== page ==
A YEAR AGO, nobody thought they'd ever see it again. A year later, everybody's wondering how long it can last.
The permanent-debt market has featured some of the lowest interest rates in history over the past 18 months. Long-term fixed rates in the low–4 percent range have helped push cap rates down to pre-recession lows in some markets, while driving a wave of refinancing.
The yield on the 10-year Treasury entered uncharted waters in 2011, dipping to 1.67 percent in September, and hovering around 2 percent well into December. Not even a downgrade of our nation's credit rating could stop the benchmark's downward march.
Fannie Mae and Freddie Mac again captured about two-thirds of the market for permanent debt in 2011. Life insurance companies grew more active, the banking sector got its appetite back, and there was even a brief window in the spring when it seemed like commercial mortgage-backed securities (CMBS) had come back for good.
Borrowers were still locking rates in the low–4 percent range as 2011 came to a close. And there's no reason to think this can't go on for another year, right?
Well, hold your horses, folks, and seize the day. A year from now, we may wonder where it all went.
“What goes down must come up,” quips Freddie Mac's Brickman. “Nobody could've guessed how steeply rates would fall, and you have to run that in reverse. Just when everybody believes we're in for a long run, that's when things get shaken up.”
The equity market has been equally liquid, and many expect it to improve further this year, as return expectations continue to inch down. And all of this capital is building on the momentum of an industry that has become the darling of commercial real estate. Rents are rising as fast as vacancies fall across the nation, and given all the favorable demographics, the wind is gusting in the industry's sails.
But in the end, all of the hands that work in the multifamily industry are shaken by the invisible hand of government.
The government-sponsored enterprises (GSEs) have been the multifamily industry's stimulus plan, keeping values high while daring private-sector lenders to compete. And the resulting competitive landscape, combined with the Federal Reserve's Quantitative Easing program, means that these low rates will continue in the near term.
“I'm betting Bernanke keeps rates low. It's an election year, too, and that comes into play,” says Mark Beisler, chairman and CEO of Columbus, Ohio–based Red Mortgage Capital. “Inflation hasn't reared its ugly head—the bigger concern has been deflation. And if you're a variable-rate borrower, you're sitting pretty right now and for at least another year.”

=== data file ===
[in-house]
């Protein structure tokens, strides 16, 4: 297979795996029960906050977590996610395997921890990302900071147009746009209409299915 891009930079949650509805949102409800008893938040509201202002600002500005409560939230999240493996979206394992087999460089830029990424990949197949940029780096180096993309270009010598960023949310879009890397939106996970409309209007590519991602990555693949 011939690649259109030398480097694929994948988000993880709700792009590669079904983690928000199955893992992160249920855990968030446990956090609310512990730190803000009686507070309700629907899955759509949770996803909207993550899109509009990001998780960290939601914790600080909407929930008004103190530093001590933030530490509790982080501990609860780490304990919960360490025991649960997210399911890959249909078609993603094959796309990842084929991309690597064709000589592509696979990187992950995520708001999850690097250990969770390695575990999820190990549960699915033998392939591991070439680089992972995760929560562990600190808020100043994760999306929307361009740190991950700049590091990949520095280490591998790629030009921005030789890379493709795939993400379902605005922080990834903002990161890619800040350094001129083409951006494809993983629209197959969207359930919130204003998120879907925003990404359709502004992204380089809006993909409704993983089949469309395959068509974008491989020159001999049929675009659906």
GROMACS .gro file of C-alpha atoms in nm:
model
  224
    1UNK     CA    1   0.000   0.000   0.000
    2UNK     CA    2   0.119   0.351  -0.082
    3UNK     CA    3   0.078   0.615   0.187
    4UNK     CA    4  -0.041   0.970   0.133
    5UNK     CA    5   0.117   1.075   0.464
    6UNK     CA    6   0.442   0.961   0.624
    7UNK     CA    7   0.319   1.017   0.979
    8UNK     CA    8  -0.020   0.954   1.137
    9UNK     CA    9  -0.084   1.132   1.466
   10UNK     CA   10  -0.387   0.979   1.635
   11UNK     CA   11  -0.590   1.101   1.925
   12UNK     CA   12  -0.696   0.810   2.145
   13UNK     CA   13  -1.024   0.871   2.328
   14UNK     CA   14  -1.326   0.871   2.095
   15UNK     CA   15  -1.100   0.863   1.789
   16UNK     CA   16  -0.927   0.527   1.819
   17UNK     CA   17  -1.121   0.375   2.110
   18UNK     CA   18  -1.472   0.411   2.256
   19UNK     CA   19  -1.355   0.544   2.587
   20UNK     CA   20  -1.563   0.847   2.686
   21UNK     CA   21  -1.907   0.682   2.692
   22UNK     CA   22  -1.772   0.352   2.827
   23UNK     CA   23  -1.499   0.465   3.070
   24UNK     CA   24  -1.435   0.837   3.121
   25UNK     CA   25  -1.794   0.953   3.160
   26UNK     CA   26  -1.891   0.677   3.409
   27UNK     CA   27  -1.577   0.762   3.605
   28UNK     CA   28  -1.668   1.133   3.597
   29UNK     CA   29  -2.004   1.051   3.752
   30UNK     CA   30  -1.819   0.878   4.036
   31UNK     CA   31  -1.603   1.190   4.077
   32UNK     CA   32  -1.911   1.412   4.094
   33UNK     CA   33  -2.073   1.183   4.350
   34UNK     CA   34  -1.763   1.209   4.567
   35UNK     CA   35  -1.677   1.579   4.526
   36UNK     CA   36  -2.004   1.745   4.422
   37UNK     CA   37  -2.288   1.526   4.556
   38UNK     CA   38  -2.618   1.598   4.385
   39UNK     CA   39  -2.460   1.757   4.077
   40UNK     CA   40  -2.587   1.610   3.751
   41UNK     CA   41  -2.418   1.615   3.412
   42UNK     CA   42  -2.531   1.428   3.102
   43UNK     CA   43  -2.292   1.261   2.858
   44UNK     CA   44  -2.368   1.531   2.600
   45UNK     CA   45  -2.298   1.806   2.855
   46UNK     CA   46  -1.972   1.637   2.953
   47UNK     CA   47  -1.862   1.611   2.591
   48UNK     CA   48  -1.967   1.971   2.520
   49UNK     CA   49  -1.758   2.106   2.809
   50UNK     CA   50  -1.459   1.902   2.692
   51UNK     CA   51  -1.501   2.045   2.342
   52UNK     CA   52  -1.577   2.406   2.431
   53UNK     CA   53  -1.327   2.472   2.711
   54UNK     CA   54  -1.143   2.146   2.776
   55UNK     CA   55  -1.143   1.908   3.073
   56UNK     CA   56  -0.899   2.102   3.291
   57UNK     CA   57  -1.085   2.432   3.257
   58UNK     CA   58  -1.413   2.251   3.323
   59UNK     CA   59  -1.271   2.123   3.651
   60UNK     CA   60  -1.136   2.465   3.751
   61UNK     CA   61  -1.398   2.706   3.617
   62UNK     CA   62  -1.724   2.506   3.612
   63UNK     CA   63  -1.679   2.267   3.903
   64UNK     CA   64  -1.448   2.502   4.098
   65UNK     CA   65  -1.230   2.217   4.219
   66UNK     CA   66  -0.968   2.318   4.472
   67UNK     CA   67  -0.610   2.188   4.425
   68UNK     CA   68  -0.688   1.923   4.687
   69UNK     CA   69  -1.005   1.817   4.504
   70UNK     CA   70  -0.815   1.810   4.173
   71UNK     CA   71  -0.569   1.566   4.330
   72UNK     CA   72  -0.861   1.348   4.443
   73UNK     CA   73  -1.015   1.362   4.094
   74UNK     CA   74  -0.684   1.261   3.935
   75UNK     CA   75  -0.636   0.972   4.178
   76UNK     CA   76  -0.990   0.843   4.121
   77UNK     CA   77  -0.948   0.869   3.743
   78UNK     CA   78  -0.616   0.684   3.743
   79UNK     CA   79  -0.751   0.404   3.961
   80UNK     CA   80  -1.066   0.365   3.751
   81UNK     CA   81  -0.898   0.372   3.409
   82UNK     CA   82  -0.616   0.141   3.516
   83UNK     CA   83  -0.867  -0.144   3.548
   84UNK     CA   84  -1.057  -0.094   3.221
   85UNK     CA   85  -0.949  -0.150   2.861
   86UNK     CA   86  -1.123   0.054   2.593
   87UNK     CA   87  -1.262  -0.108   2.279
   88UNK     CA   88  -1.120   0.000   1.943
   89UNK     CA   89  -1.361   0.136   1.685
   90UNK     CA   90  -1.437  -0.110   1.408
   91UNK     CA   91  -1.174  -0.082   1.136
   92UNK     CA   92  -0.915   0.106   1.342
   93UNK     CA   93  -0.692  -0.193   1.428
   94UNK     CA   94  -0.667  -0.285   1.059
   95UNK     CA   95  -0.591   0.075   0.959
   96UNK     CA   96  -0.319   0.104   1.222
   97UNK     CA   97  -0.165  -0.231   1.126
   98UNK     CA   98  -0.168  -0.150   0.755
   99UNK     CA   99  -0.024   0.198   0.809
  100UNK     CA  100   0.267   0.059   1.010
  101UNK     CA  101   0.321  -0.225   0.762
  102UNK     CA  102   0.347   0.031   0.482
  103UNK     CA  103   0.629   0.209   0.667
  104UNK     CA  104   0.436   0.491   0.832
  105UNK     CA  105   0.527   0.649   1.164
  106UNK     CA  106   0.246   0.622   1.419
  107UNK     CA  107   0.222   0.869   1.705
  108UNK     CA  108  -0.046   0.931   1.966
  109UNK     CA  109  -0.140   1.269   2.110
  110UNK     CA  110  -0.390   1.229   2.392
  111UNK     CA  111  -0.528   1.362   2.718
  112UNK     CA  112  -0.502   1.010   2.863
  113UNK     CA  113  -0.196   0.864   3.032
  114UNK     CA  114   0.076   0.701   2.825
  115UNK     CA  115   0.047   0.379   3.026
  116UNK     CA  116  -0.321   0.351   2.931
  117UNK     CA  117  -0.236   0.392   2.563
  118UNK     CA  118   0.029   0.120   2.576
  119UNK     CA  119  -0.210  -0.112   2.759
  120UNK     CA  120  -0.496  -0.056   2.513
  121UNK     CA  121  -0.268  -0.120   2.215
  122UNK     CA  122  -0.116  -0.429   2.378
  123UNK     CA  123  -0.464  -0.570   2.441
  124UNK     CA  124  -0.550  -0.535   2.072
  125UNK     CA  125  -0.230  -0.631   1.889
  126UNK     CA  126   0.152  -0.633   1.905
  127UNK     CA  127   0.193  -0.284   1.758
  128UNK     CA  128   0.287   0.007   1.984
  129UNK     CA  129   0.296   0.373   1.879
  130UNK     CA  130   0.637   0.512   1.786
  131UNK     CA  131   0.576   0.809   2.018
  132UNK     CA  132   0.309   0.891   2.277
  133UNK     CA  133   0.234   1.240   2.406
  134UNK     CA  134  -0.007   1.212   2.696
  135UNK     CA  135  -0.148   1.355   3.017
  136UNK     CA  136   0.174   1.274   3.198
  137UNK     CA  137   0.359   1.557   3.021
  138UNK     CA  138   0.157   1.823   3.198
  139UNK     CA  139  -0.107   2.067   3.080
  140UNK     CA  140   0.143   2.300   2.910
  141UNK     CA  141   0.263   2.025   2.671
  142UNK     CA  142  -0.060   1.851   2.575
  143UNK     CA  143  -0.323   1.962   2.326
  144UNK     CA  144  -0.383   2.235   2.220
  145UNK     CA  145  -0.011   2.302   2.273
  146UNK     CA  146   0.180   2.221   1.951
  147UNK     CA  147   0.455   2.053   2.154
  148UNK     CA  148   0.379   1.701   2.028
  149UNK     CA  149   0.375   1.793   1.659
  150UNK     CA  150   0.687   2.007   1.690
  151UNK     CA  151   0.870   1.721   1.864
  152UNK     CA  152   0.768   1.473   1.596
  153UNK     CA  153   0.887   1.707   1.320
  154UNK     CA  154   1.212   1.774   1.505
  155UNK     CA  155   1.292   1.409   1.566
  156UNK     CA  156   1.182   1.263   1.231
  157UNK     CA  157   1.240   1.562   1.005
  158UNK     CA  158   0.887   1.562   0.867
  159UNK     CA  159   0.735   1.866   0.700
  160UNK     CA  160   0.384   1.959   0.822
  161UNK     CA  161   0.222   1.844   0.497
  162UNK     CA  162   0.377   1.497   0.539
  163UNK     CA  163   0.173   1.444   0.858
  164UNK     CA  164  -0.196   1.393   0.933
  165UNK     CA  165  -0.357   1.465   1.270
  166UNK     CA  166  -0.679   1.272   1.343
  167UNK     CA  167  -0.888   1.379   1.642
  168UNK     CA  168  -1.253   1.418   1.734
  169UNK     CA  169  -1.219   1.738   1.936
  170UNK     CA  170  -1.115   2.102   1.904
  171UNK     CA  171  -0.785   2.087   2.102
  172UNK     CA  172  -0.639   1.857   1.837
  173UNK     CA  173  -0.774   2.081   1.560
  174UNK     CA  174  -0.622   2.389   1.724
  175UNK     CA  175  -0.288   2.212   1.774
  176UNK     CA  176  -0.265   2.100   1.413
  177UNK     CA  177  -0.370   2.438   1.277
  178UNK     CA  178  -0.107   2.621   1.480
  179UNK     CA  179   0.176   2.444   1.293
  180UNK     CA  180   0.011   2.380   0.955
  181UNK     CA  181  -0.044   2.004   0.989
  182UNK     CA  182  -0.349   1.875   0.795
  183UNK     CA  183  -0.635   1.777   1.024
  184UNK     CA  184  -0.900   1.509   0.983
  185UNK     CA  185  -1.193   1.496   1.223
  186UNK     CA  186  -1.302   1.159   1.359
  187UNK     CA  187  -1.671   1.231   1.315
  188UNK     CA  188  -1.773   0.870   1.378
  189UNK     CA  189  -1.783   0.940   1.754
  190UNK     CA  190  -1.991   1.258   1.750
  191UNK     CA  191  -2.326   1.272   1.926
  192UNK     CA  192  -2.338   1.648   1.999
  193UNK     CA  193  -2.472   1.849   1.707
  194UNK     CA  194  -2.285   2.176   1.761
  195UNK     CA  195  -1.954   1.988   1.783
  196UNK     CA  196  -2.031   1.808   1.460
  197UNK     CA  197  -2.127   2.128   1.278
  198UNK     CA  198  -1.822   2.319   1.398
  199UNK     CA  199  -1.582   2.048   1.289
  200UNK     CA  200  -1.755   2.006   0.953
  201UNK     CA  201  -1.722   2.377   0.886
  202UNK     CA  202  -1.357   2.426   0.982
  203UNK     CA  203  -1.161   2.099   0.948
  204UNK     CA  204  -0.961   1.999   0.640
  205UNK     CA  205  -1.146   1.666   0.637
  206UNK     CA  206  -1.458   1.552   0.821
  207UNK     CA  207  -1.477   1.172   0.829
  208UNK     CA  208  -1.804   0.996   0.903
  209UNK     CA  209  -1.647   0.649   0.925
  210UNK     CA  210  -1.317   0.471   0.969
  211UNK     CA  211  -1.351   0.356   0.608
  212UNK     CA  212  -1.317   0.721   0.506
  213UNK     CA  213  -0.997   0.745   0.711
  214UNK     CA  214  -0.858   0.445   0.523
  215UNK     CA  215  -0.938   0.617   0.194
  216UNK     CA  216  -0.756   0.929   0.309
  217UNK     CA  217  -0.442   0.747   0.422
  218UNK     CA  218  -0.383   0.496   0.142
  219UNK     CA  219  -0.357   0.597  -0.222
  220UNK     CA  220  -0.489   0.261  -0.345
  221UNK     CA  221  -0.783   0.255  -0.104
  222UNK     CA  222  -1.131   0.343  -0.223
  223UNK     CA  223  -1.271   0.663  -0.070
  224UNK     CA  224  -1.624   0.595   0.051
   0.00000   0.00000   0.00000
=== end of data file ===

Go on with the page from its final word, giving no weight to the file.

Balance-sheet lenders bounced back in a big way in 2011, as life companies slugged it out at the upper tier of the market, and many regional and national banks began winning more short-term business. And while the GSEs will again take the lion's share of the debt market in 2012, their looming presence should start to ebb back down to earth.
“The level of dominance by the FHA and GSEs has been truly historic, but I expect their market share to shrink as other lenders come more fully back into the market,” says Todd Trehubenko, managing director of multi family for Bostonbased CWCapital. “It's going to continue to swing back toward a more typical environment.”
Many life insurance companies are indicating that they'll have a bigger appetite for commercial real estate investments this year, which may force the traditionally picky sector to start expanding its credit box. But most likely, it will stick to its guns with low-leverage, high-quality deals.
“In 2011, life companies went from 10 mph to 100 mph,” says Marcus & Millichap's Hughes. “The question becomes, can they go from 100 to 110? Could they go from a 65 percent to 67 percent LTV loan? Sure, but I don't see that being much of a change.”
There's also been increasing activity coming from the banking sector, especially in the fiveyear loan space, though some are now going out as far as seven and even 10 years. It began at the local level, but larger banks such as Wells Fargo, PNC, and Capital One are growing more aggressive with each passing month.
The missing link, the wild card, is the CMBS market. The sector was quoting loans at least 150 to 200 basis points above the GSEs in December, and nobody can say just when it will again be competitive for multifamily deals. Still, the CMBS loans closed over the past year or so have been among the safest in history, featuring conservative underwriting and slowly attracting more investor interest.
“I think CMBS will bring more money into the market because more money will come to CMBS,” says George Smith Partners' Mozer. “If it's not a life company or GSE deal, there's demand there.”
Window of Opportunity
A trickle down of both debt and equity into secondary and tertiary markets will slowly occur in 2012. Interest rates will likely stay low, which will help keep cap rates down—and inspire more talk of overheating. But the investment climate today is very different from that at the height of the last boom market, especially in terms of risk premium. When the apartment transaction market peaked in late 2006 and early 2007, the spread between the average multifamily cap rate and the 10-year Treasury rate slimmed to just 90 bps. Today, with the yield on the 10-year Treasury around 2 percent and the average cap rate above 6, that spread is well over 400 bps.
Of course, the giant caveat to any capital mar kets outlook is to expect the unexpected. The debt crisis in Europe will take some time to unwind, and who knows what's around the corner? So enjoy this window of opportunity while it lasts—we might never see these rates again.
“2012 is a political year and I think it's going to be status quo— we'll bump along with good months and bad months for a while,” says Mozer. “But all bets are off after the election.”